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Health economics in osteoporosis : construction and application of a new state-transition microsimulation model

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Si, L (2016) Health economics in osteoporosis : construction and application of a new state-transition microsimulation model. PhD thesis, University of Tasmania.

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Full text restricted
Available under University of Tasmania Standard License.

Abstract

Osteoporosis is a chronic disease causing a huge disease and economic burden to the society.
Many screening and treatment interventions are effective at preventing osteoporotic fractures,
while implementation of such interventions incur substantial costs. Health economics
modelling plays a critical role in evaluations that aim at identifying interventions representing
the best value for money. This thesis presents the construction and validation of a new state of
the art osteoporosis health economics model, and key important examples of its application in
the health economic evaluation of screening for osteoporosis and fracture prevention.
Chapter 1 presents a general introduction to osteoporosis and health economics.
Chapter 2 presents a systematic review of all osteoporosis health economic models and the
evolution of modelling in the field of osteoporosis over the past decades. Osteoporosis health
economic models have improved with the development of more sophisticated modelling
techniques. In addition, medication persistence and adherence have become increasingly
recognized as important factors influencing the long-term cost-effectiveness of osteoporosis
treatments and have been increasingly incorporated in recent models. This review then guided
the development of a state of the art model that built on the strengths and overcame the
deficiencies identified.
One of the key issues in the cost-effectiveness analysis is to assign the health related-utility
values (HSUVs) to different disease states. Chapter 3 presents the development of a standard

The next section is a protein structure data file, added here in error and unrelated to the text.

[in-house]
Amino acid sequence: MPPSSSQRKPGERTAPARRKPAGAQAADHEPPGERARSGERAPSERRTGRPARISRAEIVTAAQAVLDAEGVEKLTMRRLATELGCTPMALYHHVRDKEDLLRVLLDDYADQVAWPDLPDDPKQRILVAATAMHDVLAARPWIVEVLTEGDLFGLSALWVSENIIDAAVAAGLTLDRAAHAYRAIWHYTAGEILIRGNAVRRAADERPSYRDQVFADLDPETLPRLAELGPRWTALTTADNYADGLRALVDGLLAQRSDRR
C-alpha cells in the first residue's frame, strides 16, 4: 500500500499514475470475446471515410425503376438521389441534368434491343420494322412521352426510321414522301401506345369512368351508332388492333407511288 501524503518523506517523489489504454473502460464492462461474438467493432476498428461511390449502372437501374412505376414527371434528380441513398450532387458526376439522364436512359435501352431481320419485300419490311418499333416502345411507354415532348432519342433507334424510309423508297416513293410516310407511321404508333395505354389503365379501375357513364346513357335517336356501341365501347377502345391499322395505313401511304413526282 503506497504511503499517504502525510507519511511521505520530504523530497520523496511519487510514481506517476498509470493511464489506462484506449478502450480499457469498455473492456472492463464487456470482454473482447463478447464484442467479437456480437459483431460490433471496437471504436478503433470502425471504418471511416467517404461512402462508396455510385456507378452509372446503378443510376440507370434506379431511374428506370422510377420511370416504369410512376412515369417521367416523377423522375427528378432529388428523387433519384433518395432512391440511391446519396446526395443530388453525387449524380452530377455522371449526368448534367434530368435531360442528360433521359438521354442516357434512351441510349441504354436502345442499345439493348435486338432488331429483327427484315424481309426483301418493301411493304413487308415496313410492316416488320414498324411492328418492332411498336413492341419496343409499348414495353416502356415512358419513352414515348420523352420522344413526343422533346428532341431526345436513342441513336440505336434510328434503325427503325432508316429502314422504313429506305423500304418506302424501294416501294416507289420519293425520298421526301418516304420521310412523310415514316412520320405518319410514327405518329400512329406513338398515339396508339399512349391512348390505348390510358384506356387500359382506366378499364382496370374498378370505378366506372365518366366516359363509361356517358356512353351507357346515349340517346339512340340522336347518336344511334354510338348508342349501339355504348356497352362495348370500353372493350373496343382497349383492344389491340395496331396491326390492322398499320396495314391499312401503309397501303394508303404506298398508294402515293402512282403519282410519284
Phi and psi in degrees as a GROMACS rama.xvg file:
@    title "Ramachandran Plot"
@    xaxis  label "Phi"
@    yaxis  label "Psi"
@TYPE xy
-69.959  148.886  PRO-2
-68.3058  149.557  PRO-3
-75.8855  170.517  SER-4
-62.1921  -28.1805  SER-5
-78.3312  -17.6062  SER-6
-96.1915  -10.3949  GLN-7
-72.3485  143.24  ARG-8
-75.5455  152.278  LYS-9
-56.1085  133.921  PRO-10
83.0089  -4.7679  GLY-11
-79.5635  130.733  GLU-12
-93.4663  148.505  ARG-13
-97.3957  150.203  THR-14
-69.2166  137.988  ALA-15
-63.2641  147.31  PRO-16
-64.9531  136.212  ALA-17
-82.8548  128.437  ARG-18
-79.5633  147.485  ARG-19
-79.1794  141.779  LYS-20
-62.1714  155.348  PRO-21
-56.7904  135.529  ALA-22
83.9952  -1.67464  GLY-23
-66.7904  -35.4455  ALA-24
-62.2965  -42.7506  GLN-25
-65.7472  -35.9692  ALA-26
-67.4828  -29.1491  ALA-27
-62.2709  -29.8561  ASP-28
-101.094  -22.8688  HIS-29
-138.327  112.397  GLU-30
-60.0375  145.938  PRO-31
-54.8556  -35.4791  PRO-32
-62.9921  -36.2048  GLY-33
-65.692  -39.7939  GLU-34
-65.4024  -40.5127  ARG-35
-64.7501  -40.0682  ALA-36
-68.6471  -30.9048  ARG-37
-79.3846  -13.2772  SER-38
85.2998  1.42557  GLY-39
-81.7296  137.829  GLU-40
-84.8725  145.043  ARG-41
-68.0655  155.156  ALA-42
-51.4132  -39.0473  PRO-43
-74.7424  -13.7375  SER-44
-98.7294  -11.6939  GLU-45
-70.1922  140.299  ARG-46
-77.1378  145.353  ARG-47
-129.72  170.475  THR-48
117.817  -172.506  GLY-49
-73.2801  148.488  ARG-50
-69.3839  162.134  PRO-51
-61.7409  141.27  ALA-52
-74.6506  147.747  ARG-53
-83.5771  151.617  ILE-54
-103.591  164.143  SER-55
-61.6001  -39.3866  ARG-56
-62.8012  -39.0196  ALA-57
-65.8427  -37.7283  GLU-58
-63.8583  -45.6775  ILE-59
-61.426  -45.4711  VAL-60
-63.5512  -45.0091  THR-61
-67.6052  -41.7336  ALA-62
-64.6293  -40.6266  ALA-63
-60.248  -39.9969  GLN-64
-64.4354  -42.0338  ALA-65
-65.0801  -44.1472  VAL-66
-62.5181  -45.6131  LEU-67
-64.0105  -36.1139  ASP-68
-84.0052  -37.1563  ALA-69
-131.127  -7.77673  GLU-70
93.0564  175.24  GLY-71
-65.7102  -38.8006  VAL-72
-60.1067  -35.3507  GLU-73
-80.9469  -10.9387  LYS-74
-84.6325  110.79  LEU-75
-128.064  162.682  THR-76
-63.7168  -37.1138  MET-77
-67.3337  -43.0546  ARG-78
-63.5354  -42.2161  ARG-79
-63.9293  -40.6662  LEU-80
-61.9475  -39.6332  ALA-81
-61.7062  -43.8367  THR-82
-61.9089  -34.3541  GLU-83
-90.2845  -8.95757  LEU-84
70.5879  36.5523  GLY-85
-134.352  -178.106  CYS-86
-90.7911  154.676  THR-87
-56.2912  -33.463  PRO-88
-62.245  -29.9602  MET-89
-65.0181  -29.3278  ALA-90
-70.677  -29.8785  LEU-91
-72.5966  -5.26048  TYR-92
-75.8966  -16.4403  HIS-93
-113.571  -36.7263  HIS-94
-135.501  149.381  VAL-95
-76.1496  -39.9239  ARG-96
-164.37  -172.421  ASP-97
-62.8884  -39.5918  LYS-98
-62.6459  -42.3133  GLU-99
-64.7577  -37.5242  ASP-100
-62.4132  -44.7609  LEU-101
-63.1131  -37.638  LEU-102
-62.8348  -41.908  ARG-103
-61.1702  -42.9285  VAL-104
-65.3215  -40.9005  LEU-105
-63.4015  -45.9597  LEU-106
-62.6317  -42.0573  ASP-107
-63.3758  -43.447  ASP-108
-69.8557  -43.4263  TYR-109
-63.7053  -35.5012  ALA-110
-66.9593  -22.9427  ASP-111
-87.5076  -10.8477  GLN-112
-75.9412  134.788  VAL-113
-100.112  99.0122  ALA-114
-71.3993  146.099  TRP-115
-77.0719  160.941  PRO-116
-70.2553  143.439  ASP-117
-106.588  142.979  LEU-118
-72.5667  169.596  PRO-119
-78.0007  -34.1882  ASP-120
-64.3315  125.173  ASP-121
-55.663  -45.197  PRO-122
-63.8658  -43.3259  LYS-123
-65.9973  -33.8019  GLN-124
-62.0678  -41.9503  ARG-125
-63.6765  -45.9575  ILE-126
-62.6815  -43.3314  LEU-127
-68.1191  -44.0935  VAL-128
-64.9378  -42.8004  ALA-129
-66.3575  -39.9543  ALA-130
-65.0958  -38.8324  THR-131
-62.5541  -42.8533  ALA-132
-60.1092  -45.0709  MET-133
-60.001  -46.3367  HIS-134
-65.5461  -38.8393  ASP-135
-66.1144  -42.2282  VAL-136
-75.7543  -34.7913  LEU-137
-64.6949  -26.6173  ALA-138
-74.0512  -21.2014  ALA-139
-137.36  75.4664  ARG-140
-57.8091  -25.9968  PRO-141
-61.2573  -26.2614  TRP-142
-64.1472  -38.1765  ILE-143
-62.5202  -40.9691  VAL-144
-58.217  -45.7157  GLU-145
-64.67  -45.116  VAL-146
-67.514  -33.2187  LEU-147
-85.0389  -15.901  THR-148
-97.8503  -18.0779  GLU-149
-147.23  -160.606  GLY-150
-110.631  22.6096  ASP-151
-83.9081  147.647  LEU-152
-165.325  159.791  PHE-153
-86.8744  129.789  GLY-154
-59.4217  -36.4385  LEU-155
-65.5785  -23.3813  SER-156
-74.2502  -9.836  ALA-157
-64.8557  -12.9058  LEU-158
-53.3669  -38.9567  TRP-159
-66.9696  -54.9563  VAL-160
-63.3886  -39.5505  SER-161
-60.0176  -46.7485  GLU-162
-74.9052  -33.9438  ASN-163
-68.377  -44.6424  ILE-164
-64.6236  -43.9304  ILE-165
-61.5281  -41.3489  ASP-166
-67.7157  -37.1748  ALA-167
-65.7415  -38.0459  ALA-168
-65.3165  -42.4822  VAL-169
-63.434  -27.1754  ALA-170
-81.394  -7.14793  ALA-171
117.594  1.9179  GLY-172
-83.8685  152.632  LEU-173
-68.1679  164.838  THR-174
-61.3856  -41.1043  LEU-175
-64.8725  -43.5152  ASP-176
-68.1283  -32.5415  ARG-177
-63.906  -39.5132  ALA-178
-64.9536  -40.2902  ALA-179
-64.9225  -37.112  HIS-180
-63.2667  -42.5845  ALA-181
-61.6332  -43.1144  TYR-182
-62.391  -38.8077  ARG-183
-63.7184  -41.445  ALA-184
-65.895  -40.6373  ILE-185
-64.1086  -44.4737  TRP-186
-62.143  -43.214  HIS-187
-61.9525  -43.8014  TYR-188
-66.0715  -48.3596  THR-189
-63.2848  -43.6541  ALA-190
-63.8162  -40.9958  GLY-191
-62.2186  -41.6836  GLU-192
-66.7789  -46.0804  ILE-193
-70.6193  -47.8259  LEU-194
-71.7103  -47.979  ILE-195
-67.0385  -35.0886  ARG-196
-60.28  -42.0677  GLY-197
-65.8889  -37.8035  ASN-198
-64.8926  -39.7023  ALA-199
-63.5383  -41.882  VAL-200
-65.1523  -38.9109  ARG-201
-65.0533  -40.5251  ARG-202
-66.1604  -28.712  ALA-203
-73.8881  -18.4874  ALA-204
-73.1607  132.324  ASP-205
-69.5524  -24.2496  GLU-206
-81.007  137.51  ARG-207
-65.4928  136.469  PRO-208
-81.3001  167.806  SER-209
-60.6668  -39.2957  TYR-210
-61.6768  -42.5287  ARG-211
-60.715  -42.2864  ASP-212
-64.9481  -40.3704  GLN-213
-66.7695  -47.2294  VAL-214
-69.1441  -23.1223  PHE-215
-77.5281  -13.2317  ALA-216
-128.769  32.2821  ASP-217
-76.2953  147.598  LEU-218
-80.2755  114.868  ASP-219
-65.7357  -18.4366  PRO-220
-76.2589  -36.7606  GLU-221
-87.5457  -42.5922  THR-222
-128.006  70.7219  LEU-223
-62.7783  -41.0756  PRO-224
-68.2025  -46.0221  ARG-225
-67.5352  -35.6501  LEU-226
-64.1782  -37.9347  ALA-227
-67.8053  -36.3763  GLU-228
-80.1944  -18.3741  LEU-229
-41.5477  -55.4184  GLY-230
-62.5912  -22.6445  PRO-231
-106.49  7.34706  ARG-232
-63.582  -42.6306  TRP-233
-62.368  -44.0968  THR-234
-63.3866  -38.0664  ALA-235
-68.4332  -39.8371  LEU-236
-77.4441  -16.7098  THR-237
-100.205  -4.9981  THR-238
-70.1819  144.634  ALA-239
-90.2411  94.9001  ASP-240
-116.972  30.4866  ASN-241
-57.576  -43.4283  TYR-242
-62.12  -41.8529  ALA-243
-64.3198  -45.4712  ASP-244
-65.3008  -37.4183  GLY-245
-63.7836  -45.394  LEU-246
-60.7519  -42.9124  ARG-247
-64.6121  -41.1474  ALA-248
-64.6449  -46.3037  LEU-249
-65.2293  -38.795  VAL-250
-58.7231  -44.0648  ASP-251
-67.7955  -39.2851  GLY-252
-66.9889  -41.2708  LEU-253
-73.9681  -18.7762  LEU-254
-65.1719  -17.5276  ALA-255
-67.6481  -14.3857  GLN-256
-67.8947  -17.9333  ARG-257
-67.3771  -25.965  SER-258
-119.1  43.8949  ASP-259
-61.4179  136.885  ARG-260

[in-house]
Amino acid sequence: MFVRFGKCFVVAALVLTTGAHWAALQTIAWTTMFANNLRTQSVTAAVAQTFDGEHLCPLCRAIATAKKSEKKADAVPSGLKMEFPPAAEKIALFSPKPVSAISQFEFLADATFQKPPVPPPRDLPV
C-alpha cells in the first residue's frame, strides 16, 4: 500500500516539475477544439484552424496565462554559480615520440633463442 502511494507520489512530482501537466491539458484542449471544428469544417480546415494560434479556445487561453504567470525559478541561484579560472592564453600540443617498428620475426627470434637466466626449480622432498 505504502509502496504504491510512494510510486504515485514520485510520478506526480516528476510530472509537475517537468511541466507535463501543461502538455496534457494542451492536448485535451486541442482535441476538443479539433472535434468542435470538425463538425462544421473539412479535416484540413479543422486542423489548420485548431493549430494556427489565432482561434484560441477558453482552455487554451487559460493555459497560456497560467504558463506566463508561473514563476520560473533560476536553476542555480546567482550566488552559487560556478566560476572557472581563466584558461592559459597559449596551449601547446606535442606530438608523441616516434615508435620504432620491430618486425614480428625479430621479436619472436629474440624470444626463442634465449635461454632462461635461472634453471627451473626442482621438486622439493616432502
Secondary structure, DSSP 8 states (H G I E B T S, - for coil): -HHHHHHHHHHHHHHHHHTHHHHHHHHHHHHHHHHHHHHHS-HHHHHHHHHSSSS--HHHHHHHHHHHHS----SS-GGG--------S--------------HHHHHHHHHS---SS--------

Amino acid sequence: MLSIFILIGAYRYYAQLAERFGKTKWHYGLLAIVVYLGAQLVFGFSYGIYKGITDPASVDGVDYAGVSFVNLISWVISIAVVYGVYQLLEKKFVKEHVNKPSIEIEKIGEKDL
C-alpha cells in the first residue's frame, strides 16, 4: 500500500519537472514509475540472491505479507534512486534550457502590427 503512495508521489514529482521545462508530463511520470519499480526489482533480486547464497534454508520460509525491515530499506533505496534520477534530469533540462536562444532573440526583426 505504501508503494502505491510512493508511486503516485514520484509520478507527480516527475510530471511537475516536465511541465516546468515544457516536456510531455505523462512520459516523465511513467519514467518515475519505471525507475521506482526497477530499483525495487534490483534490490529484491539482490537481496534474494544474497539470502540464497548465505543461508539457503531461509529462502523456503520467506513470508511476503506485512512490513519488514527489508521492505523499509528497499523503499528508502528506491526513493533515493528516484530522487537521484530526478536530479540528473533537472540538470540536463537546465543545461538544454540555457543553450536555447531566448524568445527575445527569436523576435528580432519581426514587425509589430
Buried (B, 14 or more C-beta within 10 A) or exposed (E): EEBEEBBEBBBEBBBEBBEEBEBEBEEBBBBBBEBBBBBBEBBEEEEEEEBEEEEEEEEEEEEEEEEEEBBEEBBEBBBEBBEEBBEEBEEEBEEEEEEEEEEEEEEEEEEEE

set of HSUVs for osteoporosis-related conditions using a systematic review and meta-analysis
approach. Fracture events have great impacts on HSUVs, particularly for patients with hip and
clinical vertebral fractures, but multiple studies have produced a range of values for the impact
of fractures on HSUVs. A systematic review and meta-analysis is performed in order to provide
summary measures of HSUVs before and after fractures, to be used in future health economics
models. HSUVs improve with time after fracture events, but still remain lower when compared
with pre-fracture HSUVs.
Chapter 4 is the key to this thesis, and documents the development and validation of a new
state of the art osteoporosis health economics model. The model is a state-transition
microsimulation model incorporating major clinical outcomes of osteoporosis. It is validated
in the Chinese population but is flexible to be adapted to other populations, and demonstrates good face, internal and external validities.
Chapter 5 to 7 are three key examples of the model application in cost-of-illness and cost effectiveness
studies. Chapter 5 presents the first example of the application of the new
osteoporosis health economics model to estimate the absolute risks of osteoporotic fractures in
the Chinese population. More than 40% of Chinese women and approximately 10% of Chinese
men aged 50 years are expected to have the first osteoporotic fracture in their remaining
lifetimes. Compared to the rest of the world, Chinese women have higher age-matched risks of
osteoporotic fractures.
Chapter 6 presents the second example of the model’s application: a cost-of-illness study,
which quantifies the magnitude of the cost of osteoporosis fractures in China. Annual fracture
numbers and costs are estimated for the entire Chinese population. Additionally, projections of
the number and costs of fractures through to the year of 2050 are performed. Approximately